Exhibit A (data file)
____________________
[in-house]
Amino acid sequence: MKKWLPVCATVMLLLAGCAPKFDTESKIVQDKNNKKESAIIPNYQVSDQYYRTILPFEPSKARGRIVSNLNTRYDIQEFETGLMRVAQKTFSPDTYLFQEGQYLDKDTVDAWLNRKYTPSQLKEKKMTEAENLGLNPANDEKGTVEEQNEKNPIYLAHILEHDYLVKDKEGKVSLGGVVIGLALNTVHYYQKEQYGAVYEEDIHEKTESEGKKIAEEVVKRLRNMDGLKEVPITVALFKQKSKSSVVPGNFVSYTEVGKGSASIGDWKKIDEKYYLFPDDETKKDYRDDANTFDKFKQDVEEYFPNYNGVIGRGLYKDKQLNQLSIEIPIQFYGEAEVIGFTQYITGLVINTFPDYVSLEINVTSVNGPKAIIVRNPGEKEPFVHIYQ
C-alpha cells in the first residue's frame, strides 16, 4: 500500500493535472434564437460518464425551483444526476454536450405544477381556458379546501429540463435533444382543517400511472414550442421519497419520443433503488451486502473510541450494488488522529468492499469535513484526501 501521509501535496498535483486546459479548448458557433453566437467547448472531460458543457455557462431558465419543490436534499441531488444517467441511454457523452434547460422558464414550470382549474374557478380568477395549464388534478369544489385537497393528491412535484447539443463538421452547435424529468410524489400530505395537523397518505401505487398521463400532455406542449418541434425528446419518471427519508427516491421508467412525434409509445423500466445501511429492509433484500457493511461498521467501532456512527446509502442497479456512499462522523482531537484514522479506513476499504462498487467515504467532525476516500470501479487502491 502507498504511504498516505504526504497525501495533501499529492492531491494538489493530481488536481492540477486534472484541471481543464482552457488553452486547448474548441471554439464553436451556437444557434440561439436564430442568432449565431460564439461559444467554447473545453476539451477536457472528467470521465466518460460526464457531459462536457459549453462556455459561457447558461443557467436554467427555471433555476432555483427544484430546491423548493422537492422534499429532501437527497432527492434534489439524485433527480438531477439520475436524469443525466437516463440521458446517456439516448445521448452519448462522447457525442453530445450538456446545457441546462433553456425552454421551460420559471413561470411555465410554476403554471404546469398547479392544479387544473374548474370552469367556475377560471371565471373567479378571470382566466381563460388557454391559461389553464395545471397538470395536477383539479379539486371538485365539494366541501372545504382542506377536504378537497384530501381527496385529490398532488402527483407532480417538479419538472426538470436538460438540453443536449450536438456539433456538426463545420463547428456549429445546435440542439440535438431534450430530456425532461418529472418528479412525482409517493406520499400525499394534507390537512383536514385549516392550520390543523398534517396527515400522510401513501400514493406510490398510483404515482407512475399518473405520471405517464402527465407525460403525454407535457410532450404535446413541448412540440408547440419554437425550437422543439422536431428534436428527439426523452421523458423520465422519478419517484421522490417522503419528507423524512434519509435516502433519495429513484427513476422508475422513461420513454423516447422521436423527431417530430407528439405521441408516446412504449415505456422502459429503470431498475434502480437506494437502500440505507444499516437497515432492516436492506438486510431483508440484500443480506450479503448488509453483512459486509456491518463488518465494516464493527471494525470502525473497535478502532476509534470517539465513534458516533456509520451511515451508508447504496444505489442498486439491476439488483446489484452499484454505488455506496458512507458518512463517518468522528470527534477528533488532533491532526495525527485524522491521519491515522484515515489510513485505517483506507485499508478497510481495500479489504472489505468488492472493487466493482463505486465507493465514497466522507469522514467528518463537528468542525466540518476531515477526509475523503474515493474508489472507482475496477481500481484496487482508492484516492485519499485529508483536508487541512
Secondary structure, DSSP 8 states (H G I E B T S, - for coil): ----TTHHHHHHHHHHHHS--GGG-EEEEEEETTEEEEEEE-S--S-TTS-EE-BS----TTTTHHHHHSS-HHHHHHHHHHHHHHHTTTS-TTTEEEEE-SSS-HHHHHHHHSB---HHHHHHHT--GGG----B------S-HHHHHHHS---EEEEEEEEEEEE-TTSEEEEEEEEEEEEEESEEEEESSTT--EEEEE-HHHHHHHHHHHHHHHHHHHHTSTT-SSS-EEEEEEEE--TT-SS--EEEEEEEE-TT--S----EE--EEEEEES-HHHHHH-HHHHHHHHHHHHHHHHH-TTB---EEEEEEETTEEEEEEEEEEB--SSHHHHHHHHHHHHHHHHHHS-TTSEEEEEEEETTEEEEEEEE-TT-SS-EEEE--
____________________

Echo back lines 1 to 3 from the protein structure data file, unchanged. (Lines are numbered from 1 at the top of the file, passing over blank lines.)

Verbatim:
[in-house]
Amino acid sequence: MKKWLPVCATVMLLLAGCAPKFDTESKIVQDKNNKKESAIIPNYQVSDQYYRTILPFEPSKARGRIVSNLNTRYDIQEFETGLMRVAQKTFSPDTYLFQEGQYLDKDTVDAWLNRKYTPSQLKEKKMTEAENLGLNPANDEKGTVEEQNEKNPIYLAHILEHDYLVKDKEGKVSLGGVVIGLALNTVHYYQKEQYGAVYEEDIHEKTESEGKKIAEEVVKRLRNMDGLKEVPITVALFKQKSKSSVVPGNFVSYTEVGKGSASIGDWKKIDEKYYLFPDDETKKDYRDDANTFDKFKQDVEEYFPNYNGVIGRGLYKDKQLNQLSIEIPIQFYGEAEVIGFTQYITGLVINTFPDYVSLEINVTSVNGPKAIIVRNPGEKEPFVHIYQ
C-alpha cells in the first residue's frame, strides 16, 4: 500500500493535472434564437460518464425551483444526476454536450405544477381556458379546501429540463435533444382543517400511472414550442421519497419520443433503488451486502473510541450494488488522529468492499469535513484526501 501521509501535496498535483486546459479548448458557433453566437467547448472531460458543457455557462431558465419543490436534499441531488444517467441511454457523452434547460422558464414550470382549474374557478380568477395549464388534478369544489385537497393528491412535484447539443463538421452547435424529468410524489400530505395537523397518505401505487398521463400532455406542449418541434425528446419518471427519508427516491421508467412525434409509445423500466445501511429492509433484500457493511461498521467501532456512527446509502442497479456512499462522523482531537484514522479506513476499504462498487467515504467532525476516500470501479487502491 502507498504511504498516505504526504497525501495533501499529492492531491494538489493530481488536481492540477486534472484541471481543464482552457488553452486547448474548441471554439464553436451556437444557434440561439436564430442568432449565431460564439461559444467554447473545453476539451477536457472528467470521465466518460460526464457531459462536457459549453462556455459561457447558461443557467436554467427555471433555476432555483427544484430546491423548493422537492422534499429532501437527497432527492434534489439524485433527480438531477439520475436524469443525466437516463440521458446517456439516448445521448452519448462522447457525442453530445450538456446545457441546462433553456425552454421551460420559471413561470411555465410554476403554471404546469398547479392544479387544473374548474370552469367556475377560471371565471373567479378571470382566466381563460388557454391559461389553464395545471397538470395536477383539479379539486371538485365539494366541501372545504382542506377536504378537497384530501381527496385529490398532488402527483407532480417538479419538472426538470436538460438540453443536449450536438456539433456538426463545420463547428456549429445546435440542439440535438431534450430530456425532461418529472418528479412525482409517493406520499400525499394534507390537512383536514385549516392550520390543523398534517396527515400522510401513501400514493406510490398510483404515482407512475399518473405520471405517464402527465407525460403525454407535457410532450404535446413541448412540440408547440419554437425550437422543439422536431428534436428527439426523452421523458423520465422519478419517484421522490417522503419528507423524512434519509435516502433519495429513484427513476422508475422513461420513454423516447422521436423527431417530430407528439405521441408516446412504449415505456422502459429503470431498475434502480437506494437502500440505507444499516437497515432492516436492506438486510431483508440484500443480506450479503448488509453483512459486509456491518463488518465494516464493527471494525470502525473497535478502532476509534470517539465513534458516533456509520451511515451508508447504496444505489442498486439491476439488483446489484452499484454505488455506496458512507458518512463517518468522528470527534477528533488532533491532526495525527485524522491521519491515522484515515489510513485505517483506507485499508478497510481495500479489504472489505468488492472493487466493482463505486465507493465514497466522507469522514467528518463537528468542525466540518476531515477526509475523503474515493474508489472507482475496477481500481484496487482508492484516492485519499485529508483536508487541512